Public Interests in the International Court of Justice — A Comparison between Nuclear Arms Race (2016) and South West Africa (1966)
American Journal of International Law (AJIL)—Unbound (2017)
7 Pages Posted: 12 Jun 2017
Date Written: 2017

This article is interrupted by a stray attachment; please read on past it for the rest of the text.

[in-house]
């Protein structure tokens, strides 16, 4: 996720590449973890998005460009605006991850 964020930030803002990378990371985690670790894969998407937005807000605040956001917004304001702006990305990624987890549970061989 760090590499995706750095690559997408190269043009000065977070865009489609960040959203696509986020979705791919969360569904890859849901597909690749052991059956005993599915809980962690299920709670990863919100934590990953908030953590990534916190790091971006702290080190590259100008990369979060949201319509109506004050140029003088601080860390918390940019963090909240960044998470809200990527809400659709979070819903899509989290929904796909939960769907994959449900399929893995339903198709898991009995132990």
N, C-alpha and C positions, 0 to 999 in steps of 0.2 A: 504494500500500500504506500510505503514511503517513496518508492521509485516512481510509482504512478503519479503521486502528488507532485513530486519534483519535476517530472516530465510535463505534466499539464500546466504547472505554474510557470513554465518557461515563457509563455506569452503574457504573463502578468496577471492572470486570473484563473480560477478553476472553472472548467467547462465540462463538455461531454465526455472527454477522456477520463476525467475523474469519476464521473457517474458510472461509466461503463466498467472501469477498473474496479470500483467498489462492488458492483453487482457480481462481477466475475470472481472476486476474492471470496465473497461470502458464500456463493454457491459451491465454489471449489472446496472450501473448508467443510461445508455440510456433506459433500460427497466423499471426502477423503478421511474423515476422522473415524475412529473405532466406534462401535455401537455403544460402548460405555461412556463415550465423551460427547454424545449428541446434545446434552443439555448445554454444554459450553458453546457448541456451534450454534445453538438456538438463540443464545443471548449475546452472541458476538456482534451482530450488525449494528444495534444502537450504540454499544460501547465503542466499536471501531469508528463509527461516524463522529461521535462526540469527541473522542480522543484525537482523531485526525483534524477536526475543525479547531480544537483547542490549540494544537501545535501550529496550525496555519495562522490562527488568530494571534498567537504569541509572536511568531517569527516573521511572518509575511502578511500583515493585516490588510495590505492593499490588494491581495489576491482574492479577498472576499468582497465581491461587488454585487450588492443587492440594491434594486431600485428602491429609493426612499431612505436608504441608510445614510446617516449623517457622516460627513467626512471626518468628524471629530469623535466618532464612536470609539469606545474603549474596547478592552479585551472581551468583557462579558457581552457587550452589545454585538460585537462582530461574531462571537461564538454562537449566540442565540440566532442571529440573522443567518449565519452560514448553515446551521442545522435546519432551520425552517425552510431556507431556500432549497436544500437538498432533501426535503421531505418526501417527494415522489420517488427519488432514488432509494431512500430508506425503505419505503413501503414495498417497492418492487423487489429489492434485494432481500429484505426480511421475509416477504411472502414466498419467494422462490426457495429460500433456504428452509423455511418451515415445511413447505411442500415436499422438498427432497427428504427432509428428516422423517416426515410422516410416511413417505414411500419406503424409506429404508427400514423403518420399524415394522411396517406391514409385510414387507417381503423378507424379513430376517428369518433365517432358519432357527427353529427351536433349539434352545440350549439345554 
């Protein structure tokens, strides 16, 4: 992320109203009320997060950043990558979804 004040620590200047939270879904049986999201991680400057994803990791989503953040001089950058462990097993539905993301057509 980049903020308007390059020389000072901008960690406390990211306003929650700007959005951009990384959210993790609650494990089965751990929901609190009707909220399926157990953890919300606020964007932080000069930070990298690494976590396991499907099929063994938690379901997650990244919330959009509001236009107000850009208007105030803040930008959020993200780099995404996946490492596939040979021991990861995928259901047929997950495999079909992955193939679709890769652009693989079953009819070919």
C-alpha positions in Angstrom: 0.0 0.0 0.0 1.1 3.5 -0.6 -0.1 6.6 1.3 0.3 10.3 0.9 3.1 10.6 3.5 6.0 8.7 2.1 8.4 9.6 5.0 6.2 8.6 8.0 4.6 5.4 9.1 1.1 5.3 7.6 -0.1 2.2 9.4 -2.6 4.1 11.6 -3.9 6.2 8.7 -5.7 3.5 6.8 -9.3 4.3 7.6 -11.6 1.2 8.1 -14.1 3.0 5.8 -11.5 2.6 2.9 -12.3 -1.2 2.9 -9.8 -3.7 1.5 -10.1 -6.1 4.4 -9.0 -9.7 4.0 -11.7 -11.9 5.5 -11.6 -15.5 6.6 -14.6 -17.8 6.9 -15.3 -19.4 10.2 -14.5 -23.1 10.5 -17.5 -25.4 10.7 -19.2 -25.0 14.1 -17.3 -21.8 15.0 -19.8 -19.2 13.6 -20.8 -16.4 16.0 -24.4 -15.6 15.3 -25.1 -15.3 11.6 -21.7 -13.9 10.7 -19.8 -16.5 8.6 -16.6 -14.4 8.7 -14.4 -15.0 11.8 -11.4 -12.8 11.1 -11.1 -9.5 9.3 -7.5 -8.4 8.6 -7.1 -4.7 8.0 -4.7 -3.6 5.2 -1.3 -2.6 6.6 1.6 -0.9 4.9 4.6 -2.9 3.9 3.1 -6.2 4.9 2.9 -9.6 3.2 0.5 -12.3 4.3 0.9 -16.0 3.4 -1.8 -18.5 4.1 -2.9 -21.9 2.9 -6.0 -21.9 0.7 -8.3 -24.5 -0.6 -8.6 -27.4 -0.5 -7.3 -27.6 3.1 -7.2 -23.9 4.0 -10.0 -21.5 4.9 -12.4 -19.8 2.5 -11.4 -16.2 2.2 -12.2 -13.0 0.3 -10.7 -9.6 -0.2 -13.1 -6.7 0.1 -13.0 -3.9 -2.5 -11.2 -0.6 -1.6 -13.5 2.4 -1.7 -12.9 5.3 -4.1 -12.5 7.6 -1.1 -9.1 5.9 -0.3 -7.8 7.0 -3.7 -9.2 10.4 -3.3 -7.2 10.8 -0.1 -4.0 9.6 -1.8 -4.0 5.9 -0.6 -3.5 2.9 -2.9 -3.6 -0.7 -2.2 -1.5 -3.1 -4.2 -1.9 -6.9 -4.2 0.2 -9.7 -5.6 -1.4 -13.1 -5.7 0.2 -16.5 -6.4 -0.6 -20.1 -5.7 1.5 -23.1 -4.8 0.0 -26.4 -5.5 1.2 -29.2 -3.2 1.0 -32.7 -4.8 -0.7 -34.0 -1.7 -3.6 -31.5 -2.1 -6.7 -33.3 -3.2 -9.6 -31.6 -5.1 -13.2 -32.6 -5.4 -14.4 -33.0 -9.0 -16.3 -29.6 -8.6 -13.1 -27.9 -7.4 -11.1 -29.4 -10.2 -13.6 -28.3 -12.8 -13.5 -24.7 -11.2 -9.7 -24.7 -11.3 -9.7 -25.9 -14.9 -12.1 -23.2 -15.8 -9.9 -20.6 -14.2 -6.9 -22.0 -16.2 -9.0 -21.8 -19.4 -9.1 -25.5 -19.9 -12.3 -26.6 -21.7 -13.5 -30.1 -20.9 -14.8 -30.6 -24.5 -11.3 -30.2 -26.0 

In the present essay I compare the 2016 judgment of the International Court of Justice (ICJ) in Nuclear Arms Race (Marshall Islands v. United Kingdom) with the Court’s 1966 judgment in South West Africa (Ethiopia v. South Africa; Liberia v. South Africa). The Court’s judgment in 1966 was the first, and the one in 2016 the latest, in a series of cases that may be read as instances of public interest litigation — judicial action in support of causes that have not found effective recognition in the political process. While a series of similarities between the two judgments are obvious, I will focus on the classic question at the core of public interest litigation: To what extent can applicants litigate in the public interest? What does that ultimately say about the relationship between judicial and political processes, about social and legal attitudes to politics?
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